That shiver inside

•March 7, 2009 • 2 Comments

What do you do when you’ve been honest and yourself in every way you know how, only to find someone questioning your honesty?

I don’t know, nor do I know how to squash the hurt that sprung forth because of it. I think tonight it is early to bed.

Either way, I miss the catharsis of using this blog, and hopefully I can provide more frequent, more varied updates, rather than reserving it for times of sadness. Here’s hoping I can do just that.


The Political Machine

•October 29, 2008 • 5 Comments

I haven’t posted much in the way of blogs in recent months, and I need to change that. However, a video I saw today caught my eye.

Last year, I posted a blog about National Coming Out Day. This year, that day came and went during the Tokyo Game Show, so it wasn’t on my radar exactly. Instead of posting more thoughts about it this year, I decided instead to post this video. I am not a political individual. I have never carried a picket sign, and I vote privately without making much of a fuss. I have strong beliefs but as a rule I keep them close to my chest and I am not vocal about a great many things, nor do I expect I would change any minds if I vocalized them. I say this because this video is related to Proposition 8, a referendum that, if the majority of the public votes “yes” on, will amend the California state constitution to prohibit gay marriage.

As a gay man I have deep feelings on this issue, and I don’t think I need to detail why that is. But in case you don’t know why I would care, perhaps the following video will help explain it. If you want more information on the circumstances of this video, please see the camera operator’s thoughts here. She decided to start filming a group of Prop 8 supporters as they picketed in Oakland, CA, These are the hateful results.

**Edit: The embed doesn’t work from Vimeo for some reason, so I apologize for lack of embedded video. But by all means, click to the page above. It’s shocking.**

If you live in California, please vote no on Prop 8. Please.

Managing The Heart

•August 14, 2008 • 5 Comments

I’m loathe to post much here of late. This isn’t because I don’t have events occurring in my life, but because many of them are so personal that I need to keep those events guarded. Work has been manageable; my personal life, not so much. It’s very hard to talk about these things as a blogger at times, not because I couldn’t type endlessly, but because I need to be conscious of who reads what I write. Perhaps I need a secret blog, but maintaining one would feel like an odd compromise. One one hand, I fear what the creeps of the Internet could do with the information I type here; and on the other, I despise that I would have to erect walls out of necessity. I like the idea that I could communicate the innermost thoughts of my heart and soul, and have them be meaningful, without worry of emotional, professional, or social repercussions. Sadly, a reality like that doesn’t exist. Not in this virtual universe, anyway.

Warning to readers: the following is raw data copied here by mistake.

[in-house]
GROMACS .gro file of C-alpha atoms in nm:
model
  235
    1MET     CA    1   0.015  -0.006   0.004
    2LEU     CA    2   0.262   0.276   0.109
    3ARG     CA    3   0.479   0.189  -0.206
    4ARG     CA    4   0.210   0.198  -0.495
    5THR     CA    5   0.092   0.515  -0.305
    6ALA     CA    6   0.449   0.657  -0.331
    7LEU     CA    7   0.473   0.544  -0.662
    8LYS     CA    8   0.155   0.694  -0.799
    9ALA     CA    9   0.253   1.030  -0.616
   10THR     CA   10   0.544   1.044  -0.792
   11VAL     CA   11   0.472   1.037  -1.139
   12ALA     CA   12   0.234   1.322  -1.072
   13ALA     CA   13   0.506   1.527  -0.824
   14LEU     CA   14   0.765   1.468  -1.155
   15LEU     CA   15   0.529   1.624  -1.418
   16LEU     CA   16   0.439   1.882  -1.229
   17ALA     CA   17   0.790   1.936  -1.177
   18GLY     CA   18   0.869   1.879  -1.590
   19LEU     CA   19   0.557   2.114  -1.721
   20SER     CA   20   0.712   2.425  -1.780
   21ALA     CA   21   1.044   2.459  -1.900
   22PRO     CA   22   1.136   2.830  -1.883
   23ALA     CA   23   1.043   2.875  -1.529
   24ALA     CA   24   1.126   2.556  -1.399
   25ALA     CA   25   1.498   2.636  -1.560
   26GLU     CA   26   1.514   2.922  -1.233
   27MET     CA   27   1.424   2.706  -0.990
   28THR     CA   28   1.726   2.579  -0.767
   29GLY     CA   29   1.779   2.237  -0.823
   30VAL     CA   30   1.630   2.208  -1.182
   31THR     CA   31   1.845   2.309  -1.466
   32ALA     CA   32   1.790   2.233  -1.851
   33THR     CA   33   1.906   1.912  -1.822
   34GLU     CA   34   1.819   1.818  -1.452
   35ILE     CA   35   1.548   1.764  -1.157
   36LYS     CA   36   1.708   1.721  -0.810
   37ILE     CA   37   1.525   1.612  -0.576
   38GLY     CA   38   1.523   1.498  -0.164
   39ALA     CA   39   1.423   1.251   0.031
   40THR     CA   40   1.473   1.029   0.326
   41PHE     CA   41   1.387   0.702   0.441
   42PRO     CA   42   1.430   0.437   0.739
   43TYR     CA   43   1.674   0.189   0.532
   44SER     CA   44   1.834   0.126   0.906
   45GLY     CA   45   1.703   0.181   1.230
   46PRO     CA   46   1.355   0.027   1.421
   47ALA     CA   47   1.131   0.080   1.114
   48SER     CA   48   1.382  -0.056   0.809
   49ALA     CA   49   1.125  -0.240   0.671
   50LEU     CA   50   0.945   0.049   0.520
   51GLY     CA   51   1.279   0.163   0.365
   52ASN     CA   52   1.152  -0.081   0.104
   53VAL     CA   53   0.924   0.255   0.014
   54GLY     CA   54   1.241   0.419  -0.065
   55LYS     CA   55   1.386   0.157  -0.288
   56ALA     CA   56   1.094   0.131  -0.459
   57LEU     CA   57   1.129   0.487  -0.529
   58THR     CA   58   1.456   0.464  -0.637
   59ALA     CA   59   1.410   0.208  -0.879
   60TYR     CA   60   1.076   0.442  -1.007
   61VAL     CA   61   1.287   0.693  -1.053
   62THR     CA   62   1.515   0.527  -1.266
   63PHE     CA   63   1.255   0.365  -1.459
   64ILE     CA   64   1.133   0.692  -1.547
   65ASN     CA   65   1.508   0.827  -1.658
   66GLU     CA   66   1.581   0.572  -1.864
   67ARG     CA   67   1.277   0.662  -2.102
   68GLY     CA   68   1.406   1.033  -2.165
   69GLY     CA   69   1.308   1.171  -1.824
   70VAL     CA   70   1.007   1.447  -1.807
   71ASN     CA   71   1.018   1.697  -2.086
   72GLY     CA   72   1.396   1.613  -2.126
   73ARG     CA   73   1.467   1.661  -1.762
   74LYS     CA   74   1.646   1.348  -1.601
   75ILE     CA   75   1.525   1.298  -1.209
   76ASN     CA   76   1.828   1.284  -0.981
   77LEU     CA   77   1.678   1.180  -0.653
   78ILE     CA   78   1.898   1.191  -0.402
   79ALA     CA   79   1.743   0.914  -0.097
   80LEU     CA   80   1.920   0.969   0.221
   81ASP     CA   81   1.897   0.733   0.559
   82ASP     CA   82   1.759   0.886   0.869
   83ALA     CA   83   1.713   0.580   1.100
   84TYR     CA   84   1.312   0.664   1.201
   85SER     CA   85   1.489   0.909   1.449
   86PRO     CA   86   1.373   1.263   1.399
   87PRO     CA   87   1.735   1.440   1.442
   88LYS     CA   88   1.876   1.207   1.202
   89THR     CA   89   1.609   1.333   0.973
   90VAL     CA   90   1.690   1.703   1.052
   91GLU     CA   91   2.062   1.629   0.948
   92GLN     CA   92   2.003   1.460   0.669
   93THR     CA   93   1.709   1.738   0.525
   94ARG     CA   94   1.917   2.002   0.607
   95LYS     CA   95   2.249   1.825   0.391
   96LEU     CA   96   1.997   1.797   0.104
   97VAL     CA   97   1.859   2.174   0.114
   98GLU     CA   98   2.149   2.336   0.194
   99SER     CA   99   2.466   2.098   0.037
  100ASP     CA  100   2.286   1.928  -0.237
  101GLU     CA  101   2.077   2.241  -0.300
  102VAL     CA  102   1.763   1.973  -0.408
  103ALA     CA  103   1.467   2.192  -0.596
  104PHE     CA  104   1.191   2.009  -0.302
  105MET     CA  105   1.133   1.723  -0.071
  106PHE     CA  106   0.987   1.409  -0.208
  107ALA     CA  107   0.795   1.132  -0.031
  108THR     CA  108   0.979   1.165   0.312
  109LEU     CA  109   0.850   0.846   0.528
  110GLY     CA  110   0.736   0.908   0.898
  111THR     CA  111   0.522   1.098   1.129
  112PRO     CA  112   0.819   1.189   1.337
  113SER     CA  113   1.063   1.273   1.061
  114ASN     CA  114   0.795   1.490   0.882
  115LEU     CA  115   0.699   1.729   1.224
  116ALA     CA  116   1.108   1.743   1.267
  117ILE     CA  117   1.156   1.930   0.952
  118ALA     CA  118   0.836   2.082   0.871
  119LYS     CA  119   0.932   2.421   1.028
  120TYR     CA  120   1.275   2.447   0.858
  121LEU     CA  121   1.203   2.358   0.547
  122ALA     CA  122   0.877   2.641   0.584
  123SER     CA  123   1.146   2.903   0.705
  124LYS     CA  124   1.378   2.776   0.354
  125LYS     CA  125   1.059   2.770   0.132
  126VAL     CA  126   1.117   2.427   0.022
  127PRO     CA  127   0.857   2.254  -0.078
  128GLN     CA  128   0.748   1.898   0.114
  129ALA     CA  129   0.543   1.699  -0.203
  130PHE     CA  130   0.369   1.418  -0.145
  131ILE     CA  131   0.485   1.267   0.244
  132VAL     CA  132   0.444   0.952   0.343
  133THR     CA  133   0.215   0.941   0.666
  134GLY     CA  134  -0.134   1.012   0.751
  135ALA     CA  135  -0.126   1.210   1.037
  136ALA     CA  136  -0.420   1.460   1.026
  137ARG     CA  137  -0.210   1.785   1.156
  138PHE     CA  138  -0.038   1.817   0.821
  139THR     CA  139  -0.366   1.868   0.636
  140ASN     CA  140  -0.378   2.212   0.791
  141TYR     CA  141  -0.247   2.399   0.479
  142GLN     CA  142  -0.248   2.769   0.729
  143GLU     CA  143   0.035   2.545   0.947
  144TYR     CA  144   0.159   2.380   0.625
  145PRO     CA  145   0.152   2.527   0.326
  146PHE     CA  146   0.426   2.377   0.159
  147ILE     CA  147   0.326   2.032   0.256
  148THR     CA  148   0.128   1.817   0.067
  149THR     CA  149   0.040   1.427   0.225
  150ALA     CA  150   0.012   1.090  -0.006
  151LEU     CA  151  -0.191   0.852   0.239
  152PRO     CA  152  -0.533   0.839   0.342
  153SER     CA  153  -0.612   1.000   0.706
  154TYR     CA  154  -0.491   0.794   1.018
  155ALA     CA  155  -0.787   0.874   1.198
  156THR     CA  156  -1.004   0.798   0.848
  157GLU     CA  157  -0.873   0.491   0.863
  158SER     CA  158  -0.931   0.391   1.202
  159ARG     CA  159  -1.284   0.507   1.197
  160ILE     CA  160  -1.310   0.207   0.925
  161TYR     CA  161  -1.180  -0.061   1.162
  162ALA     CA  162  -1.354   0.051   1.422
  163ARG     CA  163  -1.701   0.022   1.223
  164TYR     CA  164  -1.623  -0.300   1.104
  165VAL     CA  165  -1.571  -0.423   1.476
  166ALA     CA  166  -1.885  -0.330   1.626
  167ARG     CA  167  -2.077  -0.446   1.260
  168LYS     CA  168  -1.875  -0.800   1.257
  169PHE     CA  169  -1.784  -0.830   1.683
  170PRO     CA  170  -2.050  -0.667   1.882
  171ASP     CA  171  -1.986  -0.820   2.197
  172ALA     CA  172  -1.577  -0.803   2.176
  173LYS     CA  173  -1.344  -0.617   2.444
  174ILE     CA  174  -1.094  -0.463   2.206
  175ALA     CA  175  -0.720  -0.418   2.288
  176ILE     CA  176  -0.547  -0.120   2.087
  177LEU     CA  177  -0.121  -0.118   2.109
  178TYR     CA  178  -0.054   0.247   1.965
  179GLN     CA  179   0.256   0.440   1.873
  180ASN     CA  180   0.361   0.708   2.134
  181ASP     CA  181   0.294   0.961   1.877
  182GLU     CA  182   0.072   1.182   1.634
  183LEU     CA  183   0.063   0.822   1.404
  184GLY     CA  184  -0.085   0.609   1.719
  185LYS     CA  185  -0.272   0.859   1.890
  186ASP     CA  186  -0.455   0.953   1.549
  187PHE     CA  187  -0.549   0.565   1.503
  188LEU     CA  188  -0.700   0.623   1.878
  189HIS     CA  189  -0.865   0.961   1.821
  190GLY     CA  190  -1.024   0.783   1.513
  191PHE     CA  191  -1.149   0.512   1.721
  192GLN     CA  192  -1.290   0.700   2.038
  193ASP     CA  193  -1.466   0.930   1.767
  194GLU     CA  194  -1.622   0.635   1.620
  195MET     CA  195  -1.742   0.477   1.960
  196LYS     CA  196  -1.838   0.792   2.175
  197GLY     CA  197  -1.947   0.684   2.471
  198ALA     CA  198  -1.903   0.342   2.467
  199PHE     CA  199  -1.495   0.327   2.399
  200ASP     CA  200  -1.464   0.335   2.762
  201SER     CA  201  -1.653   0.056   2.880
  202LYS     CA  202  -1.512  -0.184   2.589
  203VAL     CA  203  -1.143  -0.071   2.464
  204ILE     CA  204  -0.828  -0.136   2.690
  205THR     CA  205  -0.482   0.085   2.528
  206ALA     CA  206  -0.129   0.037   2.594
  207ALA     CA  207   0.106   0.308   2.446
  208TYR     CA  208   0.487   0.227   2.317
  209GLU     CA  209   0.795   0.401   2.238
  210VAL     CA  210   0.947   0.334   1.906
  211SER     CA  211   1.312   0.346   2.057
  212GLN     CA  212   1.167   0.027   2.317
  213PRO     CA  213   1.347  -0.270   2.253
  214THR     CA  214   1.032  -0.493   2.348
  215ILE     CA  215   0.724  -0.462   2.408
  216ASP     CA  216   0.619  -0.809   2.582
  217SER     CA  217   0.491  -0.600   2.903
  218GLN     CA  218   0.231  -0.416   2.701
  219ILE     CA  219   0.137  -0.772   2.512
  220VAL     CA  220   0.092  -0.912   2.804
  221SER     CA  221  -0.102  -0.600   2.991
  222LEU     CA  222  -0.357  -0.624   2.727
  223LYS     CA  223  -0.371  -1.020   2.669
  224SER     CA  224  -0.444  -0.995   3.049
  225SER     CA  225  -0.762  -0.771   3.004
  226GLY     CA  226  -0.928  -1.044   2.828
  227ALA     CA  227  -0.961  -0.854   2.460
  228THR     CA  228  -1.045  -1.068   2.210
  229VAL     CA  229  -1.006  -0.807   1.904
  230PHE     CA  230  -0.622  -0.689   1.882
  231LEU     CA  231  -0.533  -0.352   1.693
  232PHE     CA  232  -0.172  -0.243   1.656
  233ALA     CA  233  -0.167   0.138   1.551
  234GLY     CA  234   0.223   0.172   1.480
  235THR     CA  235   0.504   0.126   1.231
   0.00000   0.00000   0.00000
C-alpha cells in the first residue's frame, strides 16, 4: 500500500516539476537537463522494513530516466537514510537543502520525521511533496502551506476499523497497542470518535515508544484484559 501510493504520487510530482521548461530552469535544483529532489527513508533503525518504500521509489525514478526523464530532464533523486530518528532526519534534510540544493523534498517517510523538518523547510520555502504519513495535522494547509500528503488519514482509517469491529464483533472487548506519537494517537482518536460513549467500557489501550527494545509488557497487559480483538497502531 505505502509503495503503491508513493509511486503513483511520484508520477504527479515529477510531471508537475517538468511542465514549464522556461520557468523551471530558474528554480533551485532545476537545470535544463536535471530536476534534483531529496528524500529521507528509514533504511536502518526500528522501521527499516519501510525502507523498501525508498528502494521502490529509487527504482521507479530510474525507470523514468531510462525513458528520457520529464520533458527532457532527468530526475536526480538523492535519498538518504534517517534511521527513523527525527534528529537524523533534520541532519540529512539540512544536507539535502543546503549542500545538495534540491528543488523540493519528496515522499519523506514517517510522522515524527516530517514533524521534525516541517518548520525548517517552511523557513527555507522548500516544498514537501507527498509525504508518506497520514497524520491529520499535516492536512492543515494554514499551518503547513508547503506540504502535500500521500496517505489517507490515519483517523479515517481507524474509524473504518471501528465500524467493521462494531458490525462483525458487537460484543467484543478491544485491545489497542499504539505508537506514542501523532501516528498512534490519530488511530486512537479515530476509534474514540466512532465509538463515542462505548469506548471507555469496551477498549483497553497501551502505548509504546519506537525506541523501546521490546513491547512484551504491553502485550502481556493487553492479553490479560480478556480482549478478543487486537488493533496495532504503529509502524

But those fears themselves point directly to my very soul, and all the things I dislike about owning that soul. At the heart of all recent sorrow is my wish to be cherished, nurtured, desired, and protected. When I look at it as an outsider, these needs feel very childlike, and perhaps they are. But they are at my core, for better or for worse, and unfortunately, they drive me to search for that special someone to share life with. Not long ago, I thought I found that person. I shared my hopes and dreams, my sorrows and my joys, and I heard something I think most of us long to hear, consciously or not: “I love you. You are my everything. I want to spend my life with you.”

Such wonderful words when they are genuine, and such hurtful ones when they aren’t. And as it turns out, they weren’t, and were retracted less than a day later. Imagine climbing the highest peak, only to fall into an unfathomable valley within moments of each other. My heart made that fall, and it has yet to recover. There are days, still, where the idea of healing feels remote, if not impossible. Most days, the hurt is just as strong as the day it happened.

It’s ironic that the strong desire to love and be loved in return so often leads down a road more lonely than others. I’ve alienated several people that were important to me because my thoughts were so focused on finding that someone at the expense of friendships and other possibilities. What a contradiction I’ve become: I look for something that is better to let come naturally, while I push that which is real aside to make room for simple possibilities. And yet while I learn from the mistakes, I can’t seem to change, in spite of it all.

So perhaps this entry will bring catharsis, or be a catalyst for change. Emotionally, I am a highly expressive person. I think for people like me, expressions of sorrow are our attempts to relieve our hurts and instigate personal change and growth. At least that is what I believe for myself–and I believe that I can only heal if I communicate that pain. I suppose in this life, the pain of love lost, and the fear of being alone, are universal. Perhaps even insignificant. But I know that I feel these things so much more intensely than most do, just as I feel most things more intensely than others do. This may never change–but I sincerely hope that I can be more happy with myself as a lone soul, rather than be so conscious that it isn’t shared with another.

Nevertheless, and against all odds, I hope that at some point, another wonderful individual joins me on my path. And I pray that whatever happens, that I do not hurt more than I already have, and that I bring joy to those whose lives I cross.

Music Update

•May 18, 2008 • 10 Comments

So I am one of three people that own Zunes, but you know, I am quite happy with my machine. I like its interface, I like the Zune store, and I rarely miss iTunes now that I am used to the alternative. I don’t know why I am mentioning this, but I am.

In any case, I’ve been voraciously craving new music, so amongst other recent purchases (Death Cab for Cutie’s Narrow Stairs, Jason Mraz’s We Sing, We Dance, We Steal Things, Ryan Cabrera’s The Moon Under Water), I picked up Foals’ Antidotes, and I am rather impressed with it. Check out this clip: